Sustaining the economy

Each green affordable housing unit strengthens the economy by creating sustainable, healthy living spaces, building a market for green products, and investing in a future where residents will spend their paychecks at local businesses instead of on their utility bills. A growing green economy holds promise for the local economy and for jobs for low-income people.

Efficiency = Jobs

Your investment in energy efficiency creates almost twice as many jobs as the same investment made in a gas-fired power plant. Cutting electricity use through efficiency is that much cheaper, and dollars not spent on utility bills go back into the local economy. Additionally, when a business owner cuts overhead, she can hire new employees.

More jobs will develop as demand grows for weatherization, energy management and other green building services. The recent green building legislation in Washington, DC and Montgomery County presents opportunities for local firms to manufacture and supply green building materials. Demolition firms that move into deconstruction and landscapers who move into stormwater management will gain business and hire more employees. These green jobs are often local jobs for the residents of affordable housing.

DC Councilmember Kwame Brown held a hearing on green economic development in October of 2007, and the DC Office of Planning is pursuing a green collar jobs initiative. DC Councilmember Mary Cheh's proposed energy bill would accelerate weatherization and other improvements to existing buildings, while updates to the building and zoning codes will improve the efficiency of all new buildings.

Benefits to infrastructure and public services

Green affordable housing takes the pressure off the region's clogged roads, over-taxed sewer system, and electrical grid.

  • By responding to the need for smartly sited, high performance affordable housing, we can make it easier for police officers and teachers to live near their jobs. The rest of us, in turn, benefit from reduced traffic congestion.
  • Because green buildings typically use at least 30 percent less energy, they keep electricity rates down and improve the performance of the grid.
  • Water efficient homes reduce pressure on treatment plants and distribution systems. Sewer systems and local rivers and streams also benefit when you lower water use and control stormwater runoff with smart planning and landscaping.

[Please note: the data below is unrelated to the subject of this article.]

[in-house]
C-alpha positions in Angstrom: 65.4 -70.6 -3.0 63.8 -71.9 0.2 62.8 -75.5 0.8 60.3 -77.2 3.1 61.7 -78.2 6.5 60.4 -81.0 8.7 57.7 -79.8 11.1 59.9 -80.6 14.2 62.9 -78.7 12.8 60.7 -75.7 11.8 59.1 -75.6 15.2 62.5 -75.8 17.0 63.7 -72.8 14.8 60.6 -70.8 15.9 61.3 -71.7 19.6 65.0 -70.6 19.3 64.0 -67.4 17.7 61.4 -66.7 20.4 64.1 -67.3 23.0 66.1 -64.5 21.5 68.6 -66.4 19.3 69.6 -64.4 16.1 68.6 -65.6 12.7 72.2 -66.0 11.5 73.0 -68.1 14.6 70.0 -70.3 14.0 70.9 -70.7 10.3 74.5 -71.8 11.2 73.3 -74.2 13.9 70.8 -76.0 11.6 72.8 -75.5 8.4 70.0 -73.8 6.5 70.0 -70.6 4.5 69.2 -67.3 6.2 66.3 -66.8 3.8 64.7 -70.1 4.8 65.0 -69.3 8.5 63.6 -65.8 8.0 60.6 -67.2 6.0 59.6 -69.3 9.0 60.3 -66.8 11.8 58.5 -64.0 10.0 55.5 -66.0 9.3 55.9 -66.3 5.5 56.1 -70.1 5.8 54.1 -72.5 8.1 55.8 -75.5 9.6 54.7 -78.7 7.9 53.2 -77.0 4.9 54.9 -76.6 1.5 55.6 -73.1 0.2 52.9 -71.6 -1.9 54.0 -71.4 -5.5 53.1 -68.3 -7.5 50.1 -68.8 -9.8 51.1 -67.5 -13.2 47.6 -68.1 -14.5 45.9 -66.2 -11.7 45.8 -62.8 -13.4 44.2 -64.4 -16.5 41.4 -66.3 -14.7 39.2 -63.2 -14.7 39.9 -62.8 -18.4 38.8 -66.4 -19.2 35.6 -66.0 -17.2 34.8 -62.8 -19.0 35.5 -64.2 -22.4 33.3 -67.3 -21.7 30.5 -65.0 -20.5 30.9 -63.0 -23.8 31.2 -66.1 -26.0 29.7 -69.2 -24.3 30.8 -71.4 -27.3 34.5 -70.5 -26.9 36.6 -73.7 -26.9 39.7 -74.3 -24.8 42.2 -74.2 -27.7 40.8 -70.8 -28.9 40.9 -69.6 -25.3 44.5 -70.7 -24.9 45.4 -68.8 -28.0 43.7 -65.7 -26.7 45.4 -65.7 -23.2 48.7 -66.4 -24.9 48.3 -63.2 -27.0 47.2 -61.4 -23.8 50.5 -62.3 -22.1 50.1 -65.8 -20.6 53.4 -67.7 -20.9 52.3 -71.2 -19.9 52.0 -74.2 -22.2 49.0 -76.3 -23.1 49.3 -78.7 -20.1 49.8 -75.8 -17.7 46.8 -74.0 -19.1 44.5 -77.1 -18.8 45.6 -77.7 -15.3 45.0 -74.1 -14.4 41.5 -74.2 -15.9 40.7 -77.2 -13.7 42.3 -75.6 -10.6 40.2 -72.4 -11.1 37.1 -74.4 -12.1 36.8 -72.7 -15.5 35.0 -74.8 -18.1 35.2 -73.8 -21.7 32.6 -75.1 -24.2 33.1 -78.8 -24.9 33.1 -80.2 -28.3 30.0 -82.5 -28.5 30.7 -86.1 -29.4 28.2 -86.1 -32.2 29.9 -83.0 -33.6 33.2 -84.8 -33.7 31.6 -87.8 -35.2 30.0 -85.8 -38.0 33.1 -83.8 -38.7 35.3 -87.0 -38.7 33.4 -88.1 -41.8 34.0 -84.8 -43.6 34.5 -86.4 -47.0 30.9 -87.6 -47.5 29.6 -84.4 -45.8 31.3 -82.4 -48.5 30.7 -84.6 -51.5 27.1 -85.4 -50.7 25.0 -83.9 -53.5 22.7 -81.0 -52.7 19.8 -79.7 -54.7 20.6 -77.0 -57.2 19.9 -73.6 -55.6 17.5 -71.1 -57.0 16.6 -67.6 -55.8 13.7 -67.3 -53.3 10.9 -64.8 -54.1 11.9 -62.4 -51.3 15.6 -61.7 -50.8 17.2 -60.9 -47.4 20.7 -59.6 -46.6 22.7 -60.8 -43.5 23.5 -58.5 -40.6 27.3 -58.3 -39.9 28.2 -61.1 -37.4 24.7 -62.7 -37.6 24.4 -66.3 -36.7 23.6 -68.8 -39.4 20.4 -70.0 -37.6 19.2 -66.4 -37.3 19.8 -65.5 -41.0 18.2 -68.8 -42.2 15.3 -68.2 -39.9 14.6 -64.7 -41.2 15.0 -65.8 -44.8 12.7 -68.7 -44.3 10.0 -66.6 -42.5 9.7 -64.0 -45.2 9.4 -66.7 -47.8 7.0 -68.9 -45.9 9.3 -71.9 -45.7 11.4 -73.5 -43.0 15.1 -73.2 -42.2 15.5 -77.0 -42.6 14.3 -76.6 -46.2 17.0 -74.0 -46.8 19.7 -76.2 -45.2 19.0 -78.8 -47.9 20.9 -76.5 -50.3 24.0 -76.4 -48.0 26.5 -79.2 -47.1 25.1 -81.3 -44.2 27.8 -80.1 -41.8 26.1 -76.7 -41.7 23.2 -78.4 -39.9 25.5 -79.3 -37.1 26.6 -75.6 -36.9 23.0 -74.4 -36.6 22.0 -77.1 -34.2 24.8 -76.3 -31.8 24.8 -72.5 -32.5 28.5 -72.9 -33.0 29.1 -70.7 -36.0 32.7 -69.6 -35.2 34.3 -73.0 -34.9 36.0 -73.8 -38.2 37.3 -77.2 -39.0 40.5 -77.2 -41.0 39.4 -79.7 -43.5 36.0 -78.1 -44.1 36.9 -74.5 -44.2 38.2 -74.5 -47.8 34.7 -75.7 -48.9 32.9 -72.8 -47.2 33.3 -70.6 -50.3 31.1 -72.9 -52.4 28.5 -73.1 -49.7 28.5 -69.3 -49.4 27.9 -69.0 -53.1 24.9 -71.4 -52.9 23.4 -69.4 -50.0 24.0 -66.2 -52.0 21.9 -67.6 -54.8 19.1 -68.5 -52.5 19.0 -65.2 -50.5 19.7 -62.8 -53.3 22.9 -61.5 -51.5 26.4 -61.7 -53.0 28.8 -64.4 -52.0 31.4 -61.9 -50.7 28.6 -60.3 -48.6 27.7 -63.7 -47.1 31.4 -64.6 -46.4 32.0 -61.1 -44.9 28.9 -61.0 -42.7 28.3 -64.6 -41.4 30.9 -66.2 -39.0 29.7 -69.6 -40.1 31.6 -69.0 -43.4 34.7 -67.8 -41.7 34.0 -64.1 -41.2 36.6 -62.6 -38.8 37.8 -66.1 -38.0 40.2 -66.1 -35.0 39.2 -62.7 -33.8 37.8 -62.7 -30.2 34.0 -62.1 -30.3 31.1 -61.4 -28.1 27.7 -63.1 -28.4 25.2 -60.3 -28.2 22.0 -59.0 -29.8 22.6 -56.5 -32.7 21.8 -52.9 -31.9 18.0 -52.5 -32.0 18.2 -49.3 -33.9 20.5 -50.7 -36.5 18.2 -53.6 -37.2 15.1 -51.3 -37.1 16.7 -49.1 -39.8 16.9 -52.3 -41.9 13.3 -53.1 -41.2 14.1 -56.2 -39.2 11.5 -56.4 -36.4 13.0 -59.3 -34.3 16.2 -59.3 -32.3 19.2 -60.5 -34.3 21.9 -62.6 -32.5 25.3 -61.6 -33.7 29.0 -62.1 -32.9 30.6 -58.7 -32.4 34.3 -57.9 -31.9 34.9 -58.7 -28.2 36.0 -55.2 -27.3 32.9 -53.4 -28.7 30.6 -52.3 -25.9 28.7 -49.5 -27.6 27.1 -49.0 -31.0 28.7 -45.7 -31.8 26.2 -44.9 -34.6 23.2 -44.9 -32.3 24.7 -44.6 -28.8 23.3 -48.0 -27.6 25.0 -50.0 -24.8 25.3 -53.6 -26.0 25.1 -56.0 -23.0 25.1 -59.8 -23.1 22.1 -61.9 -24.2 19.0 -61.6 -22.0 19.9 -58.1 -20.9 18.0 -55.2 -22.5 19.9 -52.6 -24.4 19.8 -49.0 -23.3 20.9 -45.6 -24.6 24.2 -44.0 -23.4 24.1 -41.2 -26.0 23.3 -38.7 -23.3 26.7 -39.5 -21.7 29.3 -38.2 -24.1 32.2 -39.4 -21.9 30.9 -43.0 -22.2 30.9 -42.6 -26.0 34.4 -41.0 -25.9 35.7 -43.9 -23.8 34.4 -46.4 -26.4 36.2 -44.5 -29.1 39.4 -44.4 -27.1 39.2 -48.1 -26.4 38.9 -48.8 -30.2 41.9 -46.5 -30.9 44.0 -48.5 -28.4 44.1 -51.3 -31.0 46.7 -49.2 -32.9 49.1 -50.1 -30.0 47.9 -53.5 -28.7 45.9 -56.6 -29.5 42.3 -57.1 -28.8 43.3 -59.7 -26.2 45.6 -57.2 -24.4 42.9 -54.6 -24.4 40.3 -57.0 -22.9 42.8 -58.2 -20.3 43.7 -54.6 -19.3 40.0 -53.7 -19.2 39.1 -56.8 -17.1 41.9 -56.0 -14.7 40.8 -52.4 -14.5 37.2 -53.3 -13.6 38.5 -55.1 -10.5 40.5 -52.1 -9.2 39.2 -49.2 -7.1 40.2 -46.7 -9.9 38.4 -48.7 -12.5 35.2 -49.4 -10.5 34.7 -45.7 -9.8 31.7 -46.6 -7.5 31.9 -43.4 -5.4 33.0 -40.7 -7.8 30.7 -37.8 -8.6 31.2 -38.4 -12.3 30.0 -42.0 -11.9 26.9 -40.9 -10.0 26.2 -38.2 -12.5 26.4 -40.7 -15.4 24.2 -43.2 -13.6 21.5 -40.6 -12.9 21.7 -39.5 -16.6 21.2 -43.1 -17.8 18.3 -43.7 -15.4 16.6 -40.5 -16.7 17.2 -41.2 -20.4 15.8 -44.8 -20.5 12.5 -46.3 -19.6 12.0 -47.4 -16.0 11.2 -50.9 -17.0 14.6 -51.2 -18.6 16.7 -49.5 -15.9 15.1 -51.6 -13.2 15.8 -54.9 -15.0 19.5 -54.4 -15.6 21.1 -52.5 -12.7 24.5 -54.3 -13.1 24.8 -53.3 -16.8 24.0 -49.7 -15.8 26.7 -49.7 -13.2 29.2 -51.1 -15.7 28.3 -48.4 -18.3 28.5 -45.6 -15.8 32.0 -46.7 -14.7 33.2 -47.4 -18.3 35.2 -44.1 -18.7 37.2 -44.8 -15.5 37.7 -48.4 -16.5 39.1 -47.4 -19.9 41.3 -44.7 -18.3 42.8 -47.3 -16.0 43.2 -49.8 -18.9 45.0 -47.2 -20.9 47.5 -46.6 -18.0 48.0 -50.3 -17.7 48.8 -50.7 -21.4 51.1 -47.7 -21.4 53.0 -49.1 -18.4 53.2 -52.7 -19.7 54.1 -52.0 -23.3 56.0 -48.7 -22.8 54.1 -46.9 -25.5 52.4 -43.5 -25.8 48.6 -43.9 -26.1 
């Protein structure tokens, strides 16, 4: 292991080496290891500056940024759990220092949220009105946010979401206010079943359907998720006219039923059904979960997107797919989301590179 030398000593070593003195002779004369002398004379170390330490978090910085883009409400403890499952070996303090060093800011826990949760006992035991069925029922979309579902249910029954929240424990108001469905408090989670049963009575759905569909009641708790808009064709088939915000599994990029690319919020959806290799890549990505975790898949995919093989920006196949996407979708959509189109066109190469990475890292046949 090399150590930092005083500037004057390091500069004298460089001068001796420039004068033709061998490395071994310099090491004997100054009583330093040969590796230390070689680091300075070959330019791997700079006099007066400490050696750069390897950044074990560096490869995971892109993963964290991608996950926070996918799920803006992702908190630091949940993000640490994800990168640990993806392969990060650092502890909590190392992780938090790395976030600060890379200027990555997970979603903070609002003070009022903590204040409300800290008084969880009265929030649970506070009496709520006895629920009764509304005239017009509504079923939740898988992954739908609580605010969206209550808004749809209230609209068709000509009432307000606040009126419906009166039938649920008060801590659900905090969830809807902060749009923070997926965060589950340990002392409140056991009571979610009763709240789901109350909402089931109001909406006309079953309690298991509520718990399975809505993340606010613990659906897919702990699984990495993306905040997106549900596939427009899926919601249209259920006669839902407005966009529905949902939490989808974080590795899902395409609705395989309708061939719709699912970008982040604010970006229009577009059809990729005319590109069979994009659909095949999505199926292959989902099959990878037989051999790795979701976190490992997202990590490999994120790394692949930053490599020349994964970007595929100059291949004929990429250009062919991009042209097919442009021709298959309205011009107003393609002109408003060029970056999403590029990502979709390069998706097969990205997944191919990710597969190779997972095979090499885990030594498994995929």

• Since improved indoor air quality reduces asthma, green housing can ease pressure on the medical system, helping to keep residents healthy and productive.

Competitive advantage for local businesses

Building green means getting ahead. As DC area developers, architects, and contractors gain experience with integrated design, high performance products, and advanced construction techniques, they have more to offer their clients. They also learn how to work more efficiently and save money on materials and building systems.

Local businesses gain a competitive advantage in green building, since they are able to minimize transportation costs, thereby using less energy, reducing climate impact, and lowering life-cycle costs. Local manufacturers of building products are thus in an excellent position to start green product lines.

Similarly, understanding local environmental conditions and community needs can give designers and planners a leg up for green building projects. Those who know how buildings behave in DC's climate will be able to design for energy efficiency. And development teams that can connect to the community will have an advantage as integrated design charrettes become an essential part of any bid to build affordable housing in the District and the region.


D.C. Invests in Green Collar Jobs, Center for American Progress

Green Economic Development and Its Benefits for Small Business in the District of Columbia Testimony of Bracken Hendricks, Senior Fellow, Center for American Progress, Before the Washington, D.C. City Council, Committee on Economic Development

Green-Collar Jobs in America's Cities, report and video by the Apollo Alliance with the Center for American Progress and the Center on Wisconsin Strategy

Green Jobs by the Numbers, Center for American Progress